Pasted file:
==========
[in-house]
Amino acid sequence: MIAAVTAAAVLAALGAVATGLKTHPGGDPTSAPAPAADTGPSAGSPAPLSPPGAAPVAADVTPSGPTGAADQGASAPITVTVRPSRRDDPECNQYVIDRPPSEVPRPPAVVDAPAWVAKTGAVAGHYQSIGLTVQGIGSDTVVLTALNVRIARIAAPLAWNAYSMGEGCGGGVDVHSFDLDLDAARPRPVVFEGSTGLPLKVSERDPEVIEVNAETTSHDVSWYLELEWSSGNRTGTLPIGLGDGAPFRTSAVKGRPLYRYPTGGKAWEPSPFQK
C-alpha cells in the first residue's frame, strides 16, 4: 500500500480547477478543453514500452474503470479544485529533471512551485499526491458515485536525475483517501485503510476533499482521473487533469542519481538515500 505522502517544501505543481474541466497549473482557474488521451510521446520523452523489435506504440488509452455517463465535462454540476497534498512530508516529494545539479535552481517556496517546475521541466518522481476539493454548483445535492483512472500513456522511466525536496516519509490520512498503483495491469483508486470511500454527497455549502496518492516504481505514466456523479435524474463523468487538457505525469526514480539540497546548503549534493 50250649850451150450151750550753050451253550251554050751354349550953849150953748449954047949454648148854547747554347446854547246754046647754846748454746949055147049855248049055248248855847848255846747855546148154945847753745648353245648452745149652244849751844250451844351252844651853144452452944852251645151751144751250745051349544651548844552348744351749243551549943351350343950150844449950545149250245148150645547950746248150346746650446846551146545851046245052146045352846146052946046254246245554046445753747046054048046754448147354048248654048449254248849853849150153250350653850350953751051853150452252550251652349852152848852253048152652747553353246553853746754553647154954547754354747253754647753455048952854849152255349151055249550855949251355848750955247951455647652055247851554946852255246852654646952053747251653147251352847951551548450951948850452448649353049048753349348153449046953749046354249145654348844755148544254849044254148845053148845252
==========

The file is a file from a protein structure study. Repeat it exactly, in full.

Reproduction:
[in-house]
Amino acid sequence: MIAAVTAAAVLAALGAVATGLKTHPGGDPTSAPAPAADTGPSAGSPAPLSPPGAAPVAADVTPSGPTGAADQGASAPITVTVRPSRRDDPECNQYVIDRPPSEVPRPPAVVDAPAWVAKTGAVAGHYQSIGLTVQGIGSDTVVLTALNVRIARIAAPLAWNAYSMGEGCGGGVDVHSFDLDLDAARPRPVVFEGSTGLPLKVSERDPEVIEVNAETTSHDVSWYLELEWSSGNRTGTLPIGLGDGAPFRTSAVKGRPLYRYPTGGKAWEPSPFQK
C-alpha cells in the first residue's frame, strides 16, 4: 500500500480547477478543453514500452474503470479544485529533471512551485499526491458515485536525475483517501485503510476533499482521473487533469542519481538515500 505522502517544501505543481474541466497549473482557474488521451510521446520523452523489435506504440488509452455517463465535462454540476497534498512530508516529494545539479535552481517556496517546475521541466518522481476539493454548483445535492483512472500513456522511466525536496516519509490520512498503483495491469483508486470511500454527497455549502496518492516504481505514466456523479435524474463523468487538457505525469526514480539540497546548503549534493 50250649850451150450151750550753050451253550251554050751354349550953849150953748449954047949454648148854547747554347446854547246754046647754846748454746949055147049855248049055248248855847848255846747855546148154945847753745648353245648452745149652244849751844250451844351252844651853144452452944852251645151751144751250745051349544651548844552348744351749243551549943351350343950150844449950545149250245148150645547950746248150346746650446846551146545851046245052146045352846146052946046254246245554046445753747046054048046754448147354048248654048449254248849853849150153250350653850350953751051853150452252550251652349852152848852253048152652747553353246553853746754553647154954547754354747253754647753455048952854849152255349151055249550855949251355848750955247951455647652055247851554946852255246852654646952053747251653147251352847951551548450951948850452448649353049048753349348153449046953749046354249145654348844755148544254849044254148845053148845252